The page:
For Healthy Vision Month, Here’s Some Insight Into How To Keep Your Eyes In Good Health

Heron s Key Vision Month

May is Healthy Vision Month. Yes, it seems as though there’s a month (or a day) for just about everything, doesn’t it? But when it comes to our health, having these gentle reminders to pay attention can be helpful. After all, the more we do to protect our health now, the more likely it is that we’ll be able to enjoy a good quality of life later, right? In this post, we’ll share some tips you can take advantage of right away to ensure that your peepers keep peering and perusing as perfectly as possible.

Some Eye Conditions Are Age-Related.

You’ve no doubt heard of—and may know people who have—cataracts, glaucoma, and macular degeneration. All of these eye conditions are more likely to occur as we get older. However, that doesn’t mean we’re destined to develop any of them. Family history makes some people more predisposed than others to develop these problems as they age.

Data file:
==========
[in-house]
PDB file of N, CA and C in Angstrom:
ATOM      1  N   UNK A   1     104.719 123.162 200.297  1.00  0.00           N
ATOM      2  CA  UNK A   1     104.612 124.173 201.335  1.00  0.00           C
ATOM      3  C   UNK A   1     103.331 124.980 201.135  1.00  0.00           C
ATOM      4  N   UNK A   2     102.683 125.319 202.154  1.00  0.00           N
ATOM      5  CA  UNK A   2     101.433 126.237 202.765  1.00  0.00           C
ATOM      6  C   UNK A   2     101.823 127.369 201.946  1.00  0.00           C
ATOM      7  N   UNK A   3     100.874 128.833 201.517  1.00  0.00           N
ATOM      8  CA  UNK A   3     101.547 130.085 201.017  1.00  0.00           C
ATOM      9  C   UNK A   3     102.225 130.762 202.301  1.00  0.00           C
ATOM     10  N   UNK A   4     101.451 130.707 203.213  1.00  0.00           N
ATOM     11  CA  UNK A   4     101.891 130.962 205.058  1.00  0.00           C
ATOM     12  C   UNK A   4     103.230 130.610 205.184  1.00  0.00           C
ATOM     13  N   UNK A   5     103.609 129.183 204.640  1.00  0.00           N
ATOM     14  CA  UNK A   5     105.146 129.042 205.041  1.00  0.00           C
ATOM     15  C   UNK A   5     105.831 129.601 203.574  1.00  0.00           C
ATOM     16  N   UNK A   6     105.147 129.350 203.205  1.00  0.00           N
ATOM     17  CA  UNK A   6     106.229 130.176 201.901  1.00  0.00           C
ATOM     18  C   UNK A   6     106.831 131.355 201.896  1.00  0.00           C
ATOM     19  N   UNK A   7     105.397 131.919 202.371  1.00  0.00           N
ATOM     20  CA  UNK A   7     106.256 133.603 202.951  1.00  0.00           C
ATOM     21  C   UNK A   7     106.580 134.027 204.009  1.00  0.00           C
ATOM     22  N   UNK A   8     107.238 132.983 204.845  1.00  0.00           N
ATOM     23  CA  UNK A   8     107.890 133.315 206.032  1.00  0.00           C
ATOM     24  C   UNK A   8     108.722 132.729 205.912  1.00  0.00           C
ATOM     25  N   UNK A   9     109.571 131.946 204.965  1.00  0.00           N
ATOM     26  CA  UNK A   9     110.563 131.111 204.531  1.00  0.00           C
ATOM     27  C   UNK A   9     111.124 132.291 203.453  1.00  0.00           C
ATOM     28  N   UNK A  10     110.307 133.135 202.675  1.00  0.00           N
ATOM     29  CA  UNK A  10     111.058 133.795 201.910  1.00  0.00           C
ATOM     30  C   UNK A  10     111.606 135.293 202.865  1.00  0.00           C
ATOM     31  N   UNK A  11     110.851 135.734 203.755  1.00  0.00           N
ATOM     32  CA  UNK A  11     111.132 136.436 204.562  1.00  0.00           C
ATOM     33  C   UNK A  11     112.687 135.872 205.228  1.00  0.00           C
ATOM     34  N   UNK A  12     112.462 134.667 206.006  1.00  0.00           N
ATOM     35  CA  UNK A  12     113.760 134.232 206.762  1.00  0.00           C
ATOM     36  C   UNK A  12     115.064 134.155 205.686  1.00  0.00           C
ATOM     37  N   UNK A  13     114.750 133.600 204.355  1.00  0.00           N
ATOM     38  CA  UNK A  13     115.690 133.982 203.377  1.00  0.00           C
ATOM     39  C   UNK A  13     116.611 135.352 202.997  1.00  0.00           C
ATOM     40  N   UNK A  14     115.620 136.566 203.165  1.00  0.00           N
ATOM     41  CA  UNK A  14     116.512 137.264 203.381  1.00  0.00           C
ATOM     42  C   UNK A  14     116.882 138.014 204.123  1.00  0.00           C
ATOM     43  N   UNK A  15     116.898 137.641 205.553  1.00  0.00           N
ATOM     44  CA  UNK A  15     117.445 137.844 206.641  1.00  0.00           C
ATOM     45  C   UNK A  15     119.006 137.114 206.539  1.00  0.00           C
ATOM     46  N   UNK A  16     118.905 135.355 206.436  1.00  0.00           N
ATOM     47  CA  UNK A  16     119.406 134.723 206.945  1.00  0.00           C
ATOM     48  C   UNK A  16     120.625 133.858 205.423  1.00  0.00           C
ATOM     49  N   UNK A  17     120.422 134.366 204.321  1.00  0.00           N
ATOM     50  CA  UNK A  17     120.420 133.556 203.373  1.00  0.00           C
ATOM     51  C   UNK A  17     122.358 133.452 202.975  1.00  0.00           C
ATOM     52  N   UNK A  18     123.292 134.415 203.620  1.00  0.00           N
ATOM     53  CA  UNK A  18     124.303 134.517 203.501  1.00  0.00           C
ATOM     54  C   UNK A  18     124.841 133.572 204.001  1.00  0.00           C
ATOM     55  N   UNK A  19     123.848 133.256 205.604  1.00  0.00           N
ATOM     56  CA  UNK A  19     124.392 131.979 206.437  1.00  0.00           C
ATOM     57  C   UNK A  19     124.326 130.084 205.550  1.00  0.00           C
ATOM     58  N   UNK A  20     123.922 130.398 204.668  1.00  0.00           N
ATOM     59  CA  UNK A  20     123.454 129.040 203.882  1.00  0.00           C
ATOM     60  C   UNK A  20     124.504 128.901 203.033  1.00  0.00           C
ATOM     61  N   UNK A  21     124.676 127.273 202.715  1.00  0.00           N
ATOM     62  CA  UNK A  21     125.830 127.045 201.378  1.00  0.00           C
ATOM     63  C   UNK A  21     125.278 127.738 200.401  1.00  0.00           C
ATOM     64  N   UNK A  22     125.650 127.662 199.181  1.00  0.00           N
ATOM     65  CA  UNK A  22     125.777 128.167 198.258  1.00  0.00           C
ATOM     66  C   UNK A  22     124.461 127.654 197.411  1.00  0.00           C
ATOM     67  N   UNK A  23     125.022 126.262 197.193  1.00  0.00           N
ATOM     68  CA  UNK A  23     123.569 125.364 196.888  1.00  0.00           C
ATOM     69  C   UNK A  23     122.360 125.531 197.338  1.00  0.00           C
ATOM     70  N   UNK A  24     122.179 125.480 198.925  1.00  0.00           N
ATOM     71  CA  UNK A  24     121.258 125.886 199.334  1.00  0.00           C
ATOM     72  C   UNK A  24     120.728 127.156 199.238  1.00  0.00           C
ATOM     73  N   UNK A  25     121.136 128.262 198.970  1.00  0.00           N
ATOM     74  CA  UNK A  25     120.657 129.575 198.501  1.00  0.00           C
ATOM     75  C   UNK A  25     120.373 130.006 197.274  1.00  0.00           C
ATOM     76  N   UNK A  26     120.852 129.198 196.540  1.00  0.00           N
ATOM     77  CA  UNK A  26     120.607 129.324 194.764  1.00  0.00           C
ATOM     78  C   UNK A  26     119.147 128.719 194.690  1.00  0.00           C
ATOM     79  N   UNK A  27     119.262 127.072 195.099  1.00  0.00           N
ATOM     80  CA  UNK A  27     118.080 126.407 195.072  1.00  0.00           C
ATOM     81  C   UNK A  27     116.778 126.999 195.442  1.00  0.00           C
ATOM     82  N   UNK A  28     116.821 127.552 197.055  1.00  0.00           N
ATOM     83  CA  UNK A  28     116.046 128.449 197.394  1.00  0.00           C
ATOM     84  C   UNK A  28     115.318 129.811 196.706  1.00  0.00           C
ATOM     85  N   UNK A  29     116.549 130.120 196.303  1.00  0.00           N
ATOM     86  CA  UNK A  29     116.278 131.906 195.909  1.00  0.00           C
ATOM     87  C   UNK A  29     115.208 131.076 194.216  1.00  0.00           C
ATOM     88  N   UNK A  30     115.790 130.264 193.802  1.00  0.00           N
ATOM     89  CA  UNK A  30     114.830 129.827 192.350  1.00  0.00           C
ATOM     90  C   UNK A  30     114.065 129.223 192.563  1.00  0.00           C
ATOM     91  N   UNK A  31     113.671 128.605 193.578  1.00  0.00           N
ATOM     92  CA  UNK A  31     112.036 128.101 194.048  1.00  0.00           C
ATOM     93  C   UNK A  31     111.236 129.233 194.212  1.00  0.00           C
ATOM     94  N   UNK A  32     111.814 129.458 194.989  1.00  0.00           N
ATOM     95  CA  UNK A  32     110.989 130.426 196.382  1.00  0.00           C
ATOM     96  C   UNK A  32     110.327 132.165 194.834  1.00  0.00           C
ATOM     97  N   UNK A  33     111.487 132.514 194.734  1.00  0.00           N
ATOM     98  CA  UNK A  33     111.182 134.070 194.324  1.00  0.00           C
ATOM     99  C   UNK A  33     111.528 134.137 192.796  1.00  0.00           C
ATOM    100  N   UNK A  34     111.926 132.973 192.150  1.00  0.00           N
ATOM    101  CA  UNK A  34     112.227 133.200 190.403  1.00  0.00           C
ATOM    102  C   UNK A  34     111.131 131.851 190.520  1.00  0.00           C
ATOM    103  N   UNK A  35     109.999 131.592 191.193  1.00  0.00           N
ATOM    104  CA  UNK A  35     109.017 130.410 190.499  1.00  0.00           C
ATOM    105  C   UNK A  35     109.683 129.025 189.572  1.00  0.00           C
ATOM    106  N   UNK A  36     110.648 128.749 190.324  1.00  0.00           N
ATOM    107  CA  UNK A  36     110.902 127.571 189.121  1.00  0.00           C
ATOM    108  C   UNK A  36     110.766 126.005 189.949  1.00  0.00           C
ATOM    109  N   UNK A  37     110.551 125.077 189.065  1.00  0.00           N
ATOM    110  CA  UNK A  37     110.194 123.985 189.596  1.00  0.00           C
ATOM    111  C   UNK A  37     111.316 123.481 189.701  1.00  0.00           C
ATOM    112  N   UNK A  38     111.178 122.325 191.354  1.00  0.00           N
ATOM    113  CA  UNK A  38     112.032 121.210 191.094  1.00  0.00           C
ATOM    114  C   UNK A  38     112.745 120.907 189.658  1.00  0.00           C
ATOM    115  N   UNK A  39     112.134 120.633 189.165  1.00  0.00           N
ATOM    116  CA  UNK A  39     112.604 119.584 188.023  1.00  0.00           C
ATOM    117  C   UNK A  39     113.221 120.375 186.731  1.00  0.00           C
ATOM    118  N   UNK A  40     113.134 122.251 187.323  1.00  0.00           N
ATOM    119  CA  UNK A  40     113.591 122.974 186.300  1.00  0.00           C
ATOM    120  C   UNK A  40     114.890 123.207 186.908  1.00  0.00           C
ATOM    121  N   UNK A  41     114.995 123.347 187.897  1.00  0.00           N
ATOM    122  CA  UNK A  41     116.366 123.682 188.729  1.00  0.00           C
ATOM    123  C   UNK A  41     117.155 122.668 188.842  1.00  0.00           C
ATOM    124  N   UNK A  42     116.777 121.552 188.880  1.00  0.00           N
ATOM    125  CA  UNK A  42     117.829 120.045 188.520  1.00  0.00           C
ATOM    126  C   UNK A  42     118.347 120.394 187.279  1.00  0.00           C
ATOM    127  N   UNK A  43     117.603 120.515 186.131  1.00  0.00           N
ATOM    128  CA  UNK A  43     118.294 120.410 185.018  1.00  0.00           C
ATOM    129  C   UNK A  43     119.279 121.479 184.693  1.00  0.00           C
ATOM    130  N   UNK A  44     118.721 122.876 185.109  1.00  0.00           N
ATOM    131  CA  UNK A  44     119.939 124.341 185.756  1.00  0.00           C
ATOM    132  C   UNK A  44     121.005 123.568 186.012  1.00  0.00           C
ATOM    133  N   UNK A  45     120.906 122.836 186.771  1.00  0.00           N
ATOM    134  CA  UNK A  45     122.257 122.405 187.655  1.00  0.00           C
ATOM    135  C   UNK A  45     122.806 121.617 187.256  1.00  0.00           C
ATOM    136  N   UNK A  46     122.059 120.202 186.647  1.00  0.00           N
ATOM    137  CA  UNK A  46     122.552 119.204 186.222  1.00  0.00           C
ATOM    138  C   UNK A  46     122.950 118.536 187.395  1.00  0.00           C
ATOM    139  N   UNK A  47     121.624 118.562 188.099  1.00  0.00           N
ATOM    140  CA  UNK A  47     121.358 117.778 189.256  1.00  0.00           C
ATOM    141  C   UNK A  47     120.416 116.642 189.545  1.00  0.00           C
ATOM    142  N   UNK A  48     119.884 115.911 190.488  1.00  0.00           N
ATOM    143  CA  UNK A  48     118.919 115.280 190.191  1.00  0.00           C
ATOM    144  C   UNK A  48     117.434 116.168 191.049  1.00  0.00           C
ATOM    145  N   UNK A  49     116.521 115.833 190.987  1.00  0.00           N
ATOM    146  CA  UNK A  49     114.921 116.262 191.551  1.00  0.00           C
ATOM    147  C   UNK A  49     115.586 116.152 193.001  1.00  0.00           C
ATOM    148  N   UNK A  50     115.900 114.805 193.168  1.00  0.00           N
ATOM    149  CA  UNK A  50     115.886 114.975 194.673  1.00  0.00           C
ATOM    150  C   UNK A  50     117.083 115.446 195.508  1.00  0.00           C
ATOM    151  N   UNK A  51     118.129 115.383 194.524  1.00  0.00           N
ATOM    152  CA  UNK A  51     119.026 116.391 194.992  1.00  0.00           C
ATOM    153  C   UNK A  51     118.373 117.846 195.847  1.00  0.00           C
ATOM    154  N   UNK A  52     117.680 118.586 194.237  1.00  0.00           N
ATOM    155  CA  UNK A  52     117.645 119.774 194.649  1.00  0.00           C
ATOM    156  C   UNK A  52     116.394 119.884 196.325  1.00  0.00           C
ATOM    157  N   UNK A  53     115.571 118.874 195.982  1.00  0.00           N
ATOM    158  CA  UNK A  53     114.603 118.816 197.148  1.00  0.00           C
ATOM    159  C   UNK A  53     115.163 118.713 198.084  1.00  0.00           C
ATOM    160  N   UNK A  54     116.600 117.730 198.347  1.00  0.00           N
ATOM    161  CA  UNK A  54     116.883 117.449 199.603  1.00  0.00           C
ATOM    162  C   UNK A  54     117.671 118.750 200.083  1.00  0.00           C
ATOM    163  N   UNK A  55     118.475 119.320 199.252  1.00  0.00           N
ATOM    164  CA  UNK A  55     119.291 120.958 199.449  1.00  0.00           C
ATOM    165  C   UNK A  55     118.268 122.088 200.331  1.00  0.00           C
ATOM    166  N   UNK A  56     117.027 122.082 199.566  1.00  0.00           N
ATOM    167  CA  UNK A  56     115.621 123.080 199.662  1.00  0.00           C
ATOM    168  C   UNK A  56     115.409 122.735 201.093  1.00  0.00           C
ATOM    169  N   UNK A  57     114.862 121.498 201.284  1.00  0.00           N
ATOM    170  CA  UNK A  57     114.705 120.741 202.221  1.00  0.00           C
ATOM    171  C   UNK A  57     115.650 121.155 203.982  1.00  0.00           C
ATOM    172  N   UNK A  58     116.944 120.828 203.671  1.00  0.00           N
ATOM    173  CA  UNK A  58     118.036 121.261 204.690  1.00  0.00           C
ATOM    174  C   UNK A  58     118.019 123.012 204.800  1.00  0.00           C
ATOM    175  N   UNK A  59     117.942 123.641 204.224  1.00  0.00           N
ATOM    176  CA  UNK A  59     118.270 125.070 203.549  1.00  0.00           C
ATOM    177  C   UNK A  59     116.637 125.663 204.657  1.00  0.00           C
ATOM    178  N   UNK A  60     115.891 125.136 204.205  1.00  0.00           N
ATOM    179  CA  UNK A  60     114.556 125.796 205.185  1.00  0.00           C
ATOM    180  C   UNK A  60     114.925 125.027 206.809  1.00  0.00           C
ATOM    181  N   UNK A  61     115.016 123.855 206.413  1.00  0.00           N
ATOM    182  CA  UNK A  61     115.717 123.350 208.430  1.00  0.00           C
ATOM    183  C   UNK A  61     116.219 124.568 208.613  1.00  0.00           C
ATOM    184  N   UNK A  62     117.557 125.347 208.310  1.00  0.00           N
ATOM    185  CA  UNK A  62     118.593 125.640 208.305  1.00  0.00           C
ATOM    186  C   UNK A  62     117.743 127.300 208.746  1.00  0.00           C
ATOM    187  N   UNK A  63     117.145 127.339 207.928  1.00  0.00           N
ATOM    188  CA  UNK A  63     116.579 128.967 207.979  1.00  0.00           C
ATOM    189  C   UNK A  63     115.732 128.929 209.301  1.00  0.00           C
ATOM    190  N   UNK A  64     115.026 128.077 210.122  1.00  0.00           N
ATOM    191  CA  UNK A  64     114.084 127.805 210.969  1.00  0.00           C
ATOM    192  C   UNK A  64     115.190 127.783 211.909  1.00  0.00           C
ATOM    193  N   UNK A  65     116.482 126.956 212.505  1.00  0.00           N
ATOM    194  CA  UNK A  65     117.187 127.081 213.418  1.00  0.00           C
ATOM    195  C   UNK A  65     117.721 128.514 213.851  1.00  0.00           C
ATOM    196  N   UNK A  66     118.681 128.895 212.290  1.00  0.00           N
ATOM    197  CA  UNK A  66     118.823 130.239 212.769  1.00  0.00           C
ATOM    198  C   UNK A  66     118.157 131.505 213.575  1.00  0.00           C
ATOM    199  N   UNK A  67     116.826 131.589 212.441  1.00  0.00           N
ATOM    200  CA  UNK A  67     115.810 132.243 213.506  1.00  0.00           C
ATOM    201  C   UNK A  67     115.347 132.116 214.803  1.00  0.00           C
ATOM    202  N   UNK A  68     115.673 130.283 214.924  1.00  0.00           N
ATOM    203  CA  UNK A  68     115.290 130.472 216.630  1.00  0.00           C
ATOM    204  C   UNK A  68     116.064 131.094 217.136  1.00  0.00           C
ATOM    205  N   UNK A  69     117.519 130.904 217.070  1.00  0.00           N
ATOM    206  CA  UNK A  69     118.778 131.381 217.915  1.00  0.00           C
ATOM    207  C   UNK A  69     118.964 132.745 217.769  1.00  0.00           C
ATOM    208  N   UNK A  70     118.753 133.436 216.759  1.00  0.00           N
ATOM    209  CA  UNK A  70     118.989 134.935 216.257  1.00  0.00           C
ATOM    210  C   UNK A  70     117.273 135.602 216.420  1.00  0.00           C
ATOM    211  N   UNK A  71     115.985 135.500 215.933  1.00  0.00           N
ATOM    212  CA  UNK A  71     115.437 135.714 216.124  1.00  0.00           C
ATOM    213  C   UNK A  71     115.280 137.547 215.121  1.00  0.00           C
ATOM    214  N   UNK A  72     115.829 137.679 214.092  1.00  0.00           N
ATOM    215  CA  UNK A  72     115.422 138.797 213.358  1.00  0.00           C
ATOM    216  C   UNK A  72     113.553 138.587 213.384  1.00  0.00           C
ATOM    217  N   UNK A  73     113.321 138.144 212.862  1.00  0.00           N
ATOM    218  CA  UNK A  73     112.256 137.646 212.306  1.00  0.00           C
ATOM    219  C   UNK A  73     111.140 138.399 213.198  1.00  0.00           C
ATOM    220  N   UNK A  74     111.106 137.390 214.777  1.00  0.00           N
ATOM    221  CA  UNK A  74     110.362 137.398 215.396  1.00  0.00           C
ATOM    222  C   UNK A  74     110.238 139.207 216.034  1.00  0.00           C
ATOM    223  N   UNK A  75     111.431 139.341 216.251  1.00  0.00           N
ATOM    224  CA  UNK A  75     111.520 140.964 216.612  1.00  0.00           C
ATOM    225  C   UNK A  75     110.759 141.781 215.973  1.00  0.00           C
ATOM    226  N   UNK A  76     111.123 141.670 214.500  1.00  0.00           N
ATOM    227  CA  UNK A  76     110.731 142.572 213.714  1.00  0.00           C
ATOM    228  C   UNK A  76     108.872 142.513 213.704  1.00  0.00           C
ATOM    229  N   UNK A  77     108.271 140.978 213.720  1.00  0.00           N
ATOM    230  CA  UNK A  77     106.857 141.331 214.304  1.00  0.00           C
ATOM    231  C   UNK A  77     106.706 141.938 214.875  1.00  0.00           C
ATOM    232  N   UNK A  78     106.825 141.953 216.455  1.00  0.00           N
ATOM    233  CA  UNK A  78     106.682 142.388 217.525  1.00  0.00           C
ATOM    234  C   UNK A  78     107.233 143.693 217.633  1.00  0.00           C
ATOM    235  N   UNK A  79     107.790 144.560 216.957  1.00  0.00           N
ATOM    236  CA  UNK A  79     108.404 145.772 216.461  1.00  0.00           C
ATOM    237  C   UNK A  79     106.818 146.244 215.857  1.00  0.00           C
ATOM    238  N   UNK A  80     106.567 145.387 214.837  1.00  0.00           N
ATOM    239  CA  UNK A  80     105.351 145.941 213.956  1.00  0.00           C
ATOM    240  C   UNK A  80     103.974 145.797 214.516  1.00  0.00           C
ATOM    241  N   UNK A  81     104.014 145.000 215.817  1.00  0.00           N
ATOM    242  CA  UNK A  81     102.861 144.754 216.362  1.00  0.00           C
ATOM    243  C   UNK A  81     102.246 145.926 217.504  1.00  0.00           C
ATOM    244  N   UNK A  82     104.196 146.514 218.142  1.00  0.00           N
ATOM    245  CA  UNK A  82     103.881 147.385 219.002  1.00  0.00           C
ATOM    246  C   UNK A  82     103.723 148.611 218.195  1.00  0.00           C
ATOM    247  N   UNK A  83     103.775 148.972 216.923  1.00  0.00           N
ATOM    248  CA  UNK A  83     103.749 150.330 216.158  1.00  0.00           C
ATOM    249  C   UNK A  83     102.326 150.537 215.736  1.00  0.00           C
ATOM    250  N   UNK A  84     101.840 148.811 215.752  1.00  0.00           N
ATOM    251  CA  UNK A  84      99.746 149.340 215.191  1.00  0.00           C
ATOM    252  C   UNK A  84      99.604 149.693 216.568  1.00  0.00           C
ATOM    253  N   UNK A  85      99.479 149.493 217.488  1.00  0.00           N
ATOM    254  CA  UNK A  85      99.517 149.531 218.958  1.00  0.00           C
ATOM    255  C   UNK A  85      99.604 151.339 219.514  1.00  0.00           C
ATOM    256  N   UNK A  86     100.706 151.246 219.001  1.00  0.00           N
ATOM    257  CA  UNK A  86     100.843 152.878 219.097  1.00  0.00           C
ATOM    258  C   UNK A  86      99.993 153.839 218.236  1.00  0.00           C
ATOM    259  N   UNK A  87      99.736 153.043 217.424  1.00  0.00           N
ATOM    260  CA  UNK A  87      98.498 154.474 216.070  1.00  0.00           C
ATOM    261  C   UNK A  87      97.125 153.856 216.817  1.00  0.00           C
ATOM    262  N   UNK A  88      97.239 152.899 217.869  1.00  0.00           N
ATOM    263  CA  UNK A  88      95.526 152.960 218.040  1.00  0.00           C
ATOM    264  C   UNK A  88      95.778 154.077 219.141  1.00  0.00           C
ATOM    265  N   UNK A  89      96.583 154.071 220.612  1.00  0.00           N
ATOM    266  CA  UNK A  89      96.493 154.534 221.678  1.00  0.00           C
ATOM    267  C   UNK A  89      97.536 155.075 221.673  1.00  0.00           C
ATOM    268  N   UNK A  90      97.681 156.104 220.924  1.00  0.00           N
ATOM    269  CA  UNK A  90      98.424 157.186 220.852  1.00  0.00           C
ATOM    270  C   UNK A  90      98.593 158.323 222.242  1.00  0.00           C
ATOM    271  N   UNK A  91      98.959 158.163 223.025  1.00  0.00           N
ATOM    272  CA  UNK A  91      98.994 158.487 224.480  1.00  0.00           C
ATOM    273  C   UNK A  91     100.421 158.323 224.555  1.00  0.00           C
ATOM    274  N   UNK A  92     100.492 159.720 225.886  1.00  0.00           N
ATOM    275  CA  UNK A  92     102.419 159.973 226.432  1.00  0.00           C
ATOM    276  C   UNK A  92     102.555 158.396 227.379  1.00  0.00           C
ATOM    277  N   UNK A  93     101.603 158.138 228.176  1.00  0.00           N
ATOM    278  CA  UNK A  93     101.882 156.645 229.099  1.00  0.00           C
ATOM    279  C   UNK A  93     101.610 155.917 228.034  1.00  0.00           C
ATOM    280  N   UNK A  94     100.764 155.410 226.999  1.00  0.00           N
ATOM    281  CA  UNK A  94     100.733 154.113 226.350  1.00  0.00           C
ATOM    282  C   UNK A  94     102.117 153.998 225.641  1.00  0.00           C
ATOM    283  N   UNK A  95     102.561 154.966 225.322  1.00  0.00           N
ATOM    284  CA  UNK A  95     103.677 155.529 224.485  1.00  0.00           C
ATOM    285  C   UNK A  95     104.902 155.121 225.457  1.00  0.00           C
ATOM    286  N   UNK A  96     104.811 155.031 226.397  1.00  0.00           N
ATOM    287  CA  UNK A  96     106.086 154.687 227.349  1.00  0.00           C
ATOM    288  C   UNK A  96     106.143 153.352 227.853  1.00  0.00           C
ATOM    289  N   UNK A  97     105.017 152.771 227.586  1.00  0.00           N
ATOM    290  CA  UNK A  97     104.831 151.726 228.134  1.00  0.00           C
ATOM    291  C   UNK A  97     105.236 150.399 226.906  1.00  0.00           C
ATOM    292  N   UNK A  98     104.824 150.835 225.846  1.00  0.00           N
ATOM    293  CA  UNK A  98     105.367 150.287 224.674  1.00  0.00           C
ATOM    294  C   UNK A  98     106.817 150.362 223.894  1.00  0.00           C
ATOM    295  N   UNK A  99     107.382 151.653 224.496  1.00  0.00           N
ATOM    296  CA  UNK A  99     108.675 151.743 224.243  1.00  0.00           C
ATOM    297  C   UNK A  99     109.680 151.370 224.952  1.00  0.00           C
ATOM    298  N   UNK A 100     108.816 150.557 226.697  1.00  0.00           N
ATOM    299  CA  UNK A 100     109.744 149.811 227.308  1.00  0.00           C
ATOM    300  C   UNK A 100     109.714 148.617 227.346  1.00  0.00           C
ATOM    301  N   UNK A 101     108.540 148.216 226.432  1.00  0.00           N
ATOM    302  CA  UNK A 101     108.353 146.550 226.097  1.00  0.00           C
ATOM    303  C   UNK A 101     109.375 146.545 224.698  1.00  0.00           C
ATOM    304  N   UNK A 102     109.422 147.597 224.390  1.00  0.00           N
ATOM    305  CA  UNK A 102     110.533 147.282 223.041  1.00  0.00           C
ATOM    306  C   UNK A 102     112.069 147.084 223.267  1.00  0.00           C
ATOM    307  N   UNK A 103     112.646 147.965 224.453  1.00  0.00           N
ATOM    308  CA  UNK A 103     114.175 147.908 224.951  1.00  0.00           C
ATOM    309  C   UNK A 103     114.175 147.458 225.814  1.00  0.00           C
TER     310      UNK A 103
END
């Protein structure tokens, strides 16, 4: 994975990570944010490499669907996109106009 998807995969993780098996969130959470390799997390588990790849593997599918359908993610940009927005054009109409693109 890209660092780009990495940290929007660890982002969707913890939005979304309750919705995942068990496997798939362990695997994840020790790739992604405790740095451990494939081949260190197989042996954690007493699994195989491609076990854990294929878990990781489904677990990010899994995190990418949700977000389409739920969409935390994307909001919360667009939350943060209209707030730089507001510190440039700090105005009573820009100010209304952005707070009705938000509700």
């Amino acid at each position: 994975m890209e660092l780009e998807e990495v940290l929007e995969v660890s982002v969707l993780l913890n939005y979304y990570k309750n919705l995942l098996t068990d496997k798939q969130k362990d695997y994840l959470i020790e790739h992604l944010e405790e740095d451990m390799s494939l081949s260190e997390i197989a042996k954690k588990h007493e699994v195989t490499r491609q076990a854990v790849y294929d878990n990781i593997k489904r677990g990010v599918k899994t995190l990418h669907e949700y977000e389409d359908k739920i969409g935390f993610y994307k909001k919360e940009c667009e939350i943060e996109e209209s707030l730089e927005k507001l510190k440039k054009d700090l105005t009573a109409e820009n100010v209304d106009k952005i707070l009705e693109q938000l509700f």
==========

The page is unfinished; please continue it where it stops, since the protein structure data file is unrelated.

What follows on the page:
If you get your eyes examined regularly, your eye doctor can detect these and other eye conditions early, when treatment is most effective. And even if your genetic makeup places you at higher risk for any of these eye problems, you can still take steps to ward them off, or potentially slow their progression if you already have one or more of them.


According to the National Institute on Aging, several other eye conditions affect far more people as they get older. One is presbyopia, which is the gradual loss of the eye’s ability to focus on objects that are close by or read the small print. Fortunately, reading glasses, prescription glasses or contact lenses can often remedy this problem, at least to some extent. In some cases, intraocular lenses or LASIK surgery might be needed (or preferred) to correct presbyopia.

Dry Eye

Another common eye problem among older adults, and frequently among younger adults, is dry eye. The American Academy of Ophthalmology explains dry eye as occurring when the tears you normally produce don’t sufficiently lubricate your eyes when you blink. This may occur because there aren’t enough tears or because they’re of poor quality. It can cause discomfort and redness. Many types of eye drops are available to treat dry eye. Though, it’s always a good idea to check with your eye doctor before self-treating.